The performance and scalability problems of Twitter have been covered to death, so I won’t wax lyrical about the different reasons that the micro-blogging service has had performance and uptime problems over the last year.
With the advent of cloud computing and inter-connected web services, the requirement to have a good quality API has just about become a must have. One of the things that an API allows is new and creative mechanisms for users to consume and repurpose your service – which by and large is fantastic. Every now and then though, people will find a way to exploit a service to their advantage – usually financially driven.
In the case of Twitter, clever folk are using the service to ‘watch’ what discussions are happening on and around the internet about a given topic. Case in point this afternoon, I mentioned the phrase “WordPress” in a tweet and I suddenly received 10 new emails notifying me that random people I don’t know are now following me.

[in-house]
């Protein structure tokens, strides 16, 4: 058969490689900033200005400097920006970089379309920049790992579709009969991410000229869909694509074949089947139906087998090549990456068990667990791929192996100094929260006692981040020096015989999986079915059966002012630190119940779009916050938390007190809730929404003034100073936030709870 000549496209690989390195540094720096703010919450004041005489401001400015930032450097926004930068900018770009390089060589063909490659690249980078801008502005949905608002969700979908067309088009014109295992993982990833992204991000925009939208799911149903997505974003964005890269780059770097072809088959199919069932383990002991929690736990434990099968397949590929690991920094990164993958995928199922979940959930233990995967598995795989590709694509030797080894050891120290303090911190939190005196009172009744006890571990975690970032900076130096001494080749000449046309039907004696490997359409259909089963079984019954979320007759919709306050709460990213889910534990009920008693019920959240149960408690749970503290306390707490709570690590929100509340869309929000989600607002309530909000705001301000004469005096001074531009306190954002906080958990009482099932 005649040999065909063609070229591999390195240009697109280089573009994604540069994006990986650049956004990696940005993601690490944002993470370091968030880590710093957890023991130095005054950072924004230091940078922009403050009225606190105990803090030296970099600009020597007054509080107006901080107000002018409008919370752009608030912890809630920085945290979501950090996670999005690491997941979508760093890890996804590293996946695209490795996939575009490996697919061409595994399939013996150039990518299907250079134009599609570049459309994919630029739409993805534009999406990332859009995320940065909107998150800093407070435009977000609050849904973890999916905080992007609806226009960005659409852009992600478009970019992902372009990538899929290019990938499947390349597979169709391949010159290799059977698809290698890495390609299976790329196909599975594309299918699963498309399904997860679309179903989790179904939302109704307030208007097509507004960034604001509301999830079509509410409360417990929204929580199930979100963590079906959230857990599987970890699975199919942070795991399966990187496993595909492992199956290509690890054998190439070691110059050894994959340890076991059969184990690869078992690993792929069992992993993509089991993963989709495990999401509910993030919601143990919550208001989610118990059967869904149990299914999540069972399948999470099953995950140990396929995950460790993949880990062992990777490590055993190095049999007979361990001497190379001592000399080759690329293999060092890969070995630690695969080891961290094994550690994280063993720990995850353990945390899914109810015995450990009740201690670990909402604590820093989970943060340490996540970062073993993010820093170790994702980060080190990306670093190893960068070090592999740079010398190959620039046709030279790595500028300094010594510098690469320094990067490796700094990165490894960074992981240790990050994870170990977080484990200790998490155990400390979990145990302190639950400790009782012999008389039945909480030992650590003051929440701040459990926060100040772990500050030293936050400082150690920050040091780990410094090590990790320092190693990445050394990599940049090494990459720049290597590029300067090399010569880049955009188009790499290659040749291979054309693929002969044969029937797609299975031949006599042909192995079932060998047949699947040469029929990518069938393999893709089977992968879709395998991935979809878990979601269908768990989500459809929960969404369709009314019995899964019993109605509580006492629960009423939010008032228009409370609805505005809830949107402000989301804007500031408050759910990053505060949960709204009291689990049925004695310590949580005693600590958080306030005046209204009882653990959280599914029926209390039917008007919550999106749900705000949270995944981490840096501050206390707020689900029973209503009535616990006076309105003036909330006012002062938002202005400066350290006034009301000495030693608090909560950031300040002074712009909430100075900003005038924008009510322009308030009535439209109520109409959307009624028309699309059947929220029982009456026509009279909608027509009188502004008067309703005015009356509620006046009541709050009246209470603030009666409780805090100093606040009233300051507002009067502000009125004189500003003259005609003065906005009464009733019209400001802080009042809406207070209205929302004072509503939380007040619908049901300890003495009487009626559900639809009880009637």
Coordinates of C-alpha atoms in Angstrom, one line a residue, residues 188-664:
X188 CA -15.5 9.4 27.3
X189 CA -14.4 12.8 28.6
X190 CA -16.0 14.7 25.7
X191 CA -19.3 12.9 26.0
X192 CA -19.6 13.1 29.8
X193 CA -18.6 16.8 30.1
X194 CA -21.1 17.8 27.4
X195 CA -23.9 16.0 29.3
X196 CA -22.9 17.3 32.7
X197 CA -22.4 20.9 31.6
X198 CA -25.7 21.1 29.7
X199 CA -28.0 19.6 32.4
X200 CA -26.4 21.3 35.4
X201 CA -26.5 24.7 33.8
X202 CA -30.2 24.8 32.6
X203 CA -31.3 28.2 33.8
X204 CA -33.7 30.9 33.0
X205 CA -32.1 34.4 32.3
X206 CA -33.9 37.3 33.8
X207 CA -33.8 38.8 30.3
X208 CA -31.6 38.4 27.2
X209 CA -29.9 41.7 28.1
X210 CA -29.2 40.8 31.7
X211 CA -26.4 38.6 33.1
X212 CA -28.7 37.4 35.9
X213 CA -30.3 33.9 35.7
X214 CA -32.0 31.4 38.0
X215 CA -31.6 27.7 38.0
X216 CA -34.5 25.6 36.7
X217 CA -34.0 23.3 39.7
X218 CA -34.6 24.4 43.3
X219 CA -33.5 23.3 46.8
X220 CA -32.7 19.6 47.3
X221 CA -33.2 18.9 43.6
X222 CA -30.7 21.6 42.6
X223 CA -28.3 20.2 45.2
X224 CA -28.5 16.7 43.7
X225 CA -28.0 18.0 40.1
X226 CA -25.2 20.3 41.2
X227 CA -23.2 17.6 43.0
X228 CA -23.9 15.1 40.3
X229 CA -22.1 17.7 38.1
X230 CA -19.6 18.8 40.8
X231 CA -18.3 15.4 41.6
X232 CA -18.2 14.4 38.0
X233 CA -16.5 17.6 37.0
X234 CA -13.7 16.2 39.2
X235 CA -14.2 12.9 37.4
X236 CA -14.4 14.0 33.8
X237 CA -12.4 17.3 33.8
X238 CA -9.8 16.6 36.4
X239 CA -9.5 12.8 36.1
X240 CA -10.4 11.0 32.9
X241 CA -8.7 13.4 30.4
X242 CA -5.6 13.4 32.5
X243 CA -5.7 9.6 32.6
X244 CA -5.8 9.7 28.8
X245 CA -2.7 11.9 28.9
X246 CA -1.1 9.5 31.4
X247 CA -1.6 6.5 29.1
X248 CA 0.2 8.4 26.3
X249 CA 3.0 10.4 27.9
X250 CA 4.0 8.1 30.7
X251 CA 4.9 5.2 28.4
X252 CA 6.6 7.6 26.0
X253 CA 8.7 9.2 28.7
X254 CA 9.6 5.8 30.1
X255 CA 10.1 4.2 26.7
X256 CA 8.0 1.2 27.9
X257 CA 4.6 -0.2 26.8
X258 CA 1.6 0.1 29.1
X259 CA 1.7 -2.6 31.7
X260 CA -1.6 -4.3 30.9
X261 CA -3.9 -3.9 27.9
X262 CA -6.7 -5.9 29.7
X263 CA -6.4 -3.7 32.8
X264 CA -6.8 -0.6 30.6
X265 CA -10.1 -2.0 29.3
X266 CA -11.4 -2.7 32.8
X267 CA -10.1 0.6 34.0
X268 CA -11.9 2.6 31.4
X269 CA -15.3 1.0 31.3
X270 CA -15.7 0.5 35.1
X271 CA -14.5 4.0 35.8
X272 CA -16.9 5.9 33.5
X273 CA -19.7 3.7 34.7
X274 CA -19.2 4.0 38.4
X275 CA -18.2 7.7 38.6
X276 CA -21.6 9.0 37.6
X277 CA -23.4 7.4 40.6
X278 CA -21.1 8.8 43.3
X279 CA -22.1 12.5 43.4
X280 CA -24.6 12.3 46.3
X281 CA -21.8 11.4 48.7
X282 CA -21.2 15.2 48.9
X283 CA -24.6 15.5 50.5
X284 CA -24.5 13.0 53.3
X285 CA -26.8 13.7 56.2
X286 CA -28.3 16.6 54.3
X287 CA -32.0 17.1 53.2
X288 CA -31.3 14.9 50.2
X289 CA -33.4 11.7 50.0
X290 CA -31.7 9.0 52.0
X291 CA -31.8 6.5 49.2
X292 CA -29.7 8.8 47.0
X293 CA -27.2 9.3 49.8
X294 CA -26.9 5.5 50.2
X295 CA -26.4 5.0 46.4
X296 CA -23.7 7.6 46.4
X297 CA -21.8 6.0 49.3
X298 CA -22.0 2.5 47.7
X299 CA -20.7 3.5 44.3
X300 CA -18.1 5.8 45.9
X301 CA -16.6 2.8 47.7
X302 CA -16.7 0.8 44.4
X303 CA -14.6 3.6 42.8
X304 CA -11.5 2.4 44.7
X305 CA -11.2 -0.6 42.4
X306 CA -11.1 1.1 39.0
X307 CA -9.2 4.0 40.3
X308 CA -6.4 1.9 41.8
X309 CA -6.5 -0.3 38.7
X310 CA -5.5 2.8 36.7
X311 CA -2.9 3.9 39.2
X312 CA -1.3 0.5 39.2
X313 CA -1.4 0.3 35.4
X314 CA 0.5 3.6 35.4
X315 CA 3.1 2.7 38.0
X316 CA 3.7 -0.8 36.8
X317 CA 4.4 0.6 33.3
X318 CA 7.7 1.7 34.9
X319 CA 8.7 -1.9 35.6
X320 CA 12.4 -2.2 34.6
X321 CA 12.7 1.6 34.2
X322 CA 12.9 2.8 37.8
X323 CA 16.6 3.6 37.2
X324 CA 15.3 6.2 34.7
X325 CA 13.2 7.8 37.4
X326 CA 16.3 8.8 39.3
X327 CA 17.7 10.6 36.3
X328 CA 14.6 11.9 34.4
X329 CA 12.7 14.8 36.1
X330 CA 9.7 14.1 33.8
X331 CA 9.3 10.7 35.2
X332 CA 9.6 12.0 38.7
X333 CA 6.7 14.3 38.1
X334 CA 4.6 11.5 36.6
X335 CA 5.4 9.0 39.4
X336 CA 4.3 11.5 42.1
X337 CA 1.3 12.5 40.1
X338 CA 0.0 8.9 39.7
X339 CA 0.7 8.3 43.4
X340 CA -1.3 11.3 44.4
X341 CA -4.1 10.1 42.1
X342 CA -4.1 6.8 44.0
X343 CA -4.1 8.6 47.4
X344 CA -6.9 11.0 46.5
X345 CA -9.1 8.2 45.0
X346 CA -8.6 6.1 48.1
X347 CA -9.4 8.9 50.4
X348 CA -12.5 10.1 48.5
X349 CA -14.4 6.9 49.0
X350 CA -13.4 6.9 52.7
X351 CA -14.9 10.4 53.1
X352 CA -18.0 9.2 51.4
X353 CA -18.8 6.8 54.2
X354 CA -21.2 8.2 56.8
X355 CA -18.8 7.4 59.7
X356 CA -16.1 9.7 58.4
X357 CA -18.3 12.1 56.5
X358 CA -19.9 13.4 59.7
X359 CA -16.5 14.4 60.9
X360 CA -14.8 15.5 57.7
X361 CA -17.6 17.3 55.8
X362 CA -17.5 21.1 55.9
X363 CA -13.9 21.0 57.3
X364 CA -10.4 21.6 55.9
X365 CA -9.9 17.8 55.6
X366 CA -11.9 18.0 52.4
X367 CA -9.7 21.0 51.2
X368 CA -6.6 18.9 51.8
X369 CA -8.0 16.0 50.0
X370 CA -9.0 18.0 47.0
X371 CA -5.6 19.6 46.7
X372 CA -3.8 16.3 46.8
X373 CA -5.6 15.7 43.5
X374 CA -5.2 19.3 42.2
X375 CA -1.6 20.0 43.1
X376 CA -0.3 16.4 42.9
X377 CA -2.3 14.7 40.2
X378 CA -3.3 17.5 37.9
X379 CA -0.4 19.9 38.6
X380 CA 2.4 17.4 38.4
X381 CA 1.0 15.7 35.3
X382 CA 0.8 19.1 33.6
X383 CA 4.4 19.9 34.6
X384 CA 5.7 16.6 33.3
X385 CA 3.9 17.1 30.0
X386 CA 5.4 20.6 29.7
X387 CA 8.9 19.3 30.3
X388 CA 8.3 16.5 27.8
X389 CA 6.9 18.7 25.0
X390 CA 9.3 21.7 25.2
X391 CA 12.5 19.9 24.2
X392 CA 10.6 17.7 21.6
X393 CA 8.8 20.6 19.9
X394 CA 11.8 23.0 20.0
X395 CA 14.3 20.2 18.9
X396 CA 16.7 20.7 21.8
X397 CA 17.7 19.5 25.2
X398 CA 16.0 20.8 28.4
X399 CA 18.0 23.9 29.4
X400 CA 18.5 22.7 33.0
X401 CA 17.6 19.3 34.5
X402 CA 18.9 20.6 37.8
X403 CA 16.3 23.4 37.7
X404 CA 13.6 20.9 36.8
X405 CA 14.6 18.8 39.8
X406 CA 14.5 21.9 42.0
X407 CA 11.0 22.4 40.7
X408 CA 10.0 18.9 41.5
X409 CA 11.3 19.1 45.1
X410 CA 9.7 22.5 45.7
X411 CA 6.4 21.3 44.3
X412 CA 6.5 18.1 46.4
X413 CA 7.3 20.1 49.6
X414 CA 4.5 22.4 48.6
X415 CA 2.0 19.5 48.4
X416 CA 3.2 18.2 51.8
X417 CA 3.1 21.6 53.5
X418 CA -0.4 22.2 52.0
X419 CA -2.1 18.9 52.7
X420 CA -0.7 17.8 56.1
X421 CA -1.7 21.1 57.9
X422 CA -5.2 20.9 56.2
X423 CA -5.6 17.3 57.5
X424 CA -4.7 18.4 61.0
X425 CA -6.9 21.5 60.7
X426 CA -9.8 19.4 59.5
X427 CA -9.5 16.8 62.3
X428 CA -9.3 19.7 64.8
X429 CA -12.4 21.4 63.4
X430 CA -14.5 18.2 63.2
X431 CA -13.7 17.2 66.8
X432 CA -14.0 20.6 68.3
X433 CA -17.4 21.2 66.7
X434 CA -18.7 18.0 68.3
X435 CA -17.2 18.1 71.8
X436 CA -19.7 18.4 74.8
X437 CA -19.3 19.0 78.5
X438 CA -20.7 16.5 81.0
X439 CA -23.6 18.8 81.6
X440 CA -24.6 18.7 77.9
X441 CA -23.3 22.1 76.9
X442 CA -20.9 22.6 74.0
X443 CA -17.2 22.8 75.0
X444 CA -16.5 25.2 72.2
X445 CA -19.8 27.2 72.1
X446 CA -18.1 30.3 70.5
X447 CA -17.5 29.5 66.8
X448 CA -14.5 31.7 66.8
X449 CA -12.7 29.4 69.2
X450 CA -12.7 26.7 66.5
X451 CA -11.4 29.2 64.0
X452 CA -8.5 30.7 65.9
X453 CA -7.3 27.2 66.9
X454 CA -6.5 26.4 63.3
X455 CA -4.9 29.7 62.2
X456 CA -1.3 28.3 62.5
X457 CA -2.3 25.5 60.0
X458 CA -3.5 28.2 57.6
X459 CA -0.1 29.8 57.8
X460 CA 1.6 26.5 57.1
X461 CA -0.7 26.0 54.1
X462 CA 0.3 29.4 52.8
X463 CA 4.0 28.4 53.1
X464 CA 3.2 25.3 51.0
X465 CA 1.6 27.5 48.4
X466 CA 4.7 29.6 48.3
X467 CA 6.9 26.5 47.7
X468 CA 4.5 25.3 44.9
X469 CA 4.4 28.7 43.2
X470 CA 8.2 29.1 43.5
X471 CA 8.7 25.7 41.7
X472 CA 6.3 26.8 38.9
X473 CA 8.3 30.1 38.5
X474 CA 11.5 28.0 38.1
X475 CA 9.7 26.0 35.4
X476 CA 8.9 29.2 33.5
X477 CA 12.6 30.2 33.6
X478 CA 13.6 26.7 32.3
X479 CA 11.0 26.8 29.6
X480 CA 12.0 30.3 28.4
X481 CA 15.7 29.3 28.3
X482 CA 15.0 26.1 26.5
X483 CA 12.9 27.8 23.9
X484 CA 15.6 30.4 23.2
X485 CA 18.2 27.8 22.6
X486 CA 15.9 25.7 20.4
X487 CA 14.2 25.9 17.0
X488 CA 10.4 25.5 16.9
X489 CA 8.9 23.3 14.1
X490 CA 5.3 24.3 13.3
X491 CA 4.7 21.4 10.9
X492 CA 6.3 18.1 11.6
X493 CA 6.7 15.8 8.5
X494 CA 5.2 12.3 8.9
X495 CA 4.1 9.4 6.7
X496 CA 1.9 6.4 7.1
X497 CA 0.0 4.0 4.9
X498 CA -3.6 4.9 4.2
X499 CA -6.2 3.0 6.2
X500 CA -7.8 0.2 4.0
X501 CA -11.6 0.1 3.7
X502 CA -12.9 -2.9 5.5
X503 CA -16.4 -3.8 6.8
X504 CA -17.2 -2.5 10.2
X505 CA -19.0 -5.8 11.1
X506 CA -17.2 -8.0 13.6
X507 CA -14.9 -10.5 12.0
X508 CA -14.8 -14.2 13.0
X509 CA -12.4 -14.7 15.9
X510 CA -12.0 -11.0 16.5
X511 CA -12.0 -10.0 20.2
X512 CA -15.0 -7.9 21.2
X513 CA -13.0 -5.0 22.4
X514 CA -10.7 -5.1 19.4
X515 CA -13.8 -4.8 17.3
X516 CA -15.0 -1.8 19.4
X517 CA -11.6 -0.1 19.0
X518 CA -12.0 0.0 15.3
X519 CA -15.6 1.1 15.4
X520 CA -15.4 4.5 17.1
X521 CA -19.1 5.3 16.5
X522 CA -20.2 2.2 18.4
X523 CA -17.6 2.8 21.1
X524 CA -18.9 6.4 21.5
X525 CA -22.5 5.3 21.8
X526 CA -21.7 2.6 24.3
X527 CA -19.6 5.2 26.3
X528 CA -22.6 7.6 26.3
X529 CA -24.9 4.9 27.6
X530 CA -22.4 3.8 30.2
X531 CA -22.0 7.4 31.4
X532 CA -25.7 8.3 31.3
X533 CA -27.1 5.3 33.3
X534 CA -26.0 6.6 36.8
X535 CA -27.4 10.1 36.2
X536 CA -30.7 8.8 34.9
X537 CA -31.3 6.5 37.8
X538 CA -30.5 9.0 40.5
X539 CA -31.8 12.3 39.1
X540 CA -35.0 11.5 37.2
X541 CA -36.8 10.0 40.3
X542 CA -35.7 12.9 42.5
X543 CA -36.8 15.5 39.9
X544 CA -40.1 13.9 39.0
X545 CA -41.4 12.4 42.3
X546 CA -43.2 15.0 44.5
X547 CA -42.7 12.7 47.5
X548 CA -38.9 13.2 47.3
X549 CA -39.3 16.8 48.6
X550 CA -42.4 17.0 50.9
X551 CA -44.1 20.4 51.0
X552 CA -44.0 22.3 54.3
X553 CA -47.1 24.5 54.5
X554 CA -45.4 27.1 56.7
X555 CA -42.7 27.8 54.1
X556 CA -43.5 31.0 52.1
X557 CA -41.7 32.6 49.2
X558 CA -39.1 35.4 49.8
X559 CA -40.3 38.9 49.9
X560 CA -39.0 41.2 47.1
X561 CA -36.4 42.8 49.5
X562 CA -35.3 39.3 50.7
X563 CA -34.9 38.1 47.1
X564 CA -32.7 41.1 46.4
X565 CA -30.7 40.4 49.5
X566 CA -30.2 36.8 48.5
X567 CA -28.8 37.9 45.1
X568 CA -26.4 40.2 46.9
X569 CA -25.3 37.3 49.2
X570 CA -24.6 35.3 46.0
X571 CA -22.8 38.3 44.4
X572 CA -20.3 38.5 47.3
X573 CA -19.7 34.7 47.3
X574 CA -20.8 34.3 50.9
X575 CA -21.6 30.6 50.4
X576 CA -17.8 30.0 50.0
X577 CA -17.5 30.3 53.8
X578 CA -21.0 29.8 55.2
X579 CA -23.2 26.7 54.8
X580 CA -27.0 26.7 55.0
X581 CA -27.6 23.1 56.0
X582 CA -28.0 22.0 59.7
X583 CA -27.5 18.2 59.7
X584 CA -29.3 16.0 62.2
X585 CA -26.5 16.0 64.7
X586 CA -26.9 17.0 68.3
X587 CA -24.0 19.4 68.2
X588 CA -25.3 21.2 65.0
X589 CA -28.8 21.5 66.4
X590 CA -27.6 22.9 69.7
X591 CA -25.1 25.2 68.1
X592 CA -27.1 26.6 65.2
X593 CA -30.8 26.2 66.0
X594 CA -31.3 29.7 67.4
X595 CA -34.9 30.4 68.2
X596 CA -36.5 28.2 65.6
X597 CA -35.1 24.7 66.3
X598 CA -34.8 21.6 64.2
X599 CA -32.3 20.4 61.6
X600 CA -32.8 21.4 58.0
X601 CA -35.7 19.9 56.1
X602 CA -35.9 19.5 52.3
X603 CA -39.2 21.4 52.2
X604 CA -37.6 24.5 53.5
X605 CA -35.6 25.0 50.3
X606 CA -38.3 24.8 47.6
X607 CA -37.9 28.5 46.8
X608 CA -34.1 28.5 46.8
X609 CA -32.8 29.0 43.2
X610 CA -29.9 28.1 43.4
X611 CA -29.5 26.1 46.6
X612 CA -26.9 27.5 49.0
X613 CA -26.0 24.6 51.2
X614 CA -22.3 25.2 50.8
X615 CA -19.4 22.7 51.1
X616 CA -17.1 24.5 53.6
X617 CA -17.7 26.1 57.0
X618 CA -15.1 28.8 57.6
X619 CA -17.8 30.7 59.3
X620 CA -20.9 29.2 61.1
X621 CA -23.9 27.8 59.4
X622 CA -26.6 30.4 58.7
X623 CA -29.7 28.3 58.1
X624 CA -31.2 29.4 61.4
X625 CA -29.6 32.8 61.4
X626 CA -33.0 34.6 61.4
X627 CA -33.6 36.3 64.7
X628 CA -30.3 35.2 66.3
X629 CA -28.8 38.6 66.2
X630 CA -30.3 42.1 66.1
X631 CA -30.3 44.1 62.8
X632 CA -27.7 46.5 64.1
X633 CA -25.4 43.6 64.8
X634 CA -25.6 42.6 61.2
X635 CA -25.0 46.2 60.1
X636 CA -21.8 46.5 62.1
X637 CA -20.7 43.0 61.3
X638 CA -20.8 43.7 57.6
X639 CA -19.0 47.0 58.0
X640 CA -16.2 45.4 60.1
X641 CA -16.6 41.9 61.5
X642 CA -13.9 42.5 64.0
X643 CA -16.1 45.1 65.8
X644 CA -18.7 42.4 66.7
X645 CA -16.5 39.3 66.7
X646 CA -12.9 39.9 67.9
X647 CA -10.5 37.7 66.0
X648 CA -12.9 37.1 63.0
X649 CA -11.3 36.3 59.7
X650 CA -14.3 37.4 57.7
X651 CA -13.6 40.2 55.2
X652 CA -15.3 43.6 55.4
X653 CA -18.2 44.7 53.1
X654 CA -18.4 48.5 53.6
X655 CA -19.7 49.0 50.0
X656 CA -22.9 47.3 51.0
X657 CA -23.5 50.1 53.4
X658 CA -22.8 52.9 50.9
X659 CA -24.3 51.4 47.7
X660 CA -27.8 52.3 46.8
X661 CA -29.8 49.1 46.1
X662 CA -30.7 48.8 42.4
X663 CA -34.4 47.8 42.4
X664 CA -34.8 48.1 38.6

The fact that random people are following me isn’t the concern, it is that they automated that based on what I was disucssing in a Twitter conversation. The knock on effect is that those users will no doubt be following hundreds or thousands of other Twitter users.
From an architectural point of view, this problem quickly spirals out of control as now every message that I write, generates a notification to be sent to those users. If they had a legitimate interest in following me, no problem at all but more than likely it will go completely unnoticed and the only thing that it has really achieved is increasing the load on the Twitter infrastructure.
If users continue to abuse this type of functionality, inevitably the Twitter folk will further tighten the screws on how many people you can follow per account. Of course, then the users abusing the service will start creating multiple accounts so they can get what they want – always looking for a way to side step the restrictions.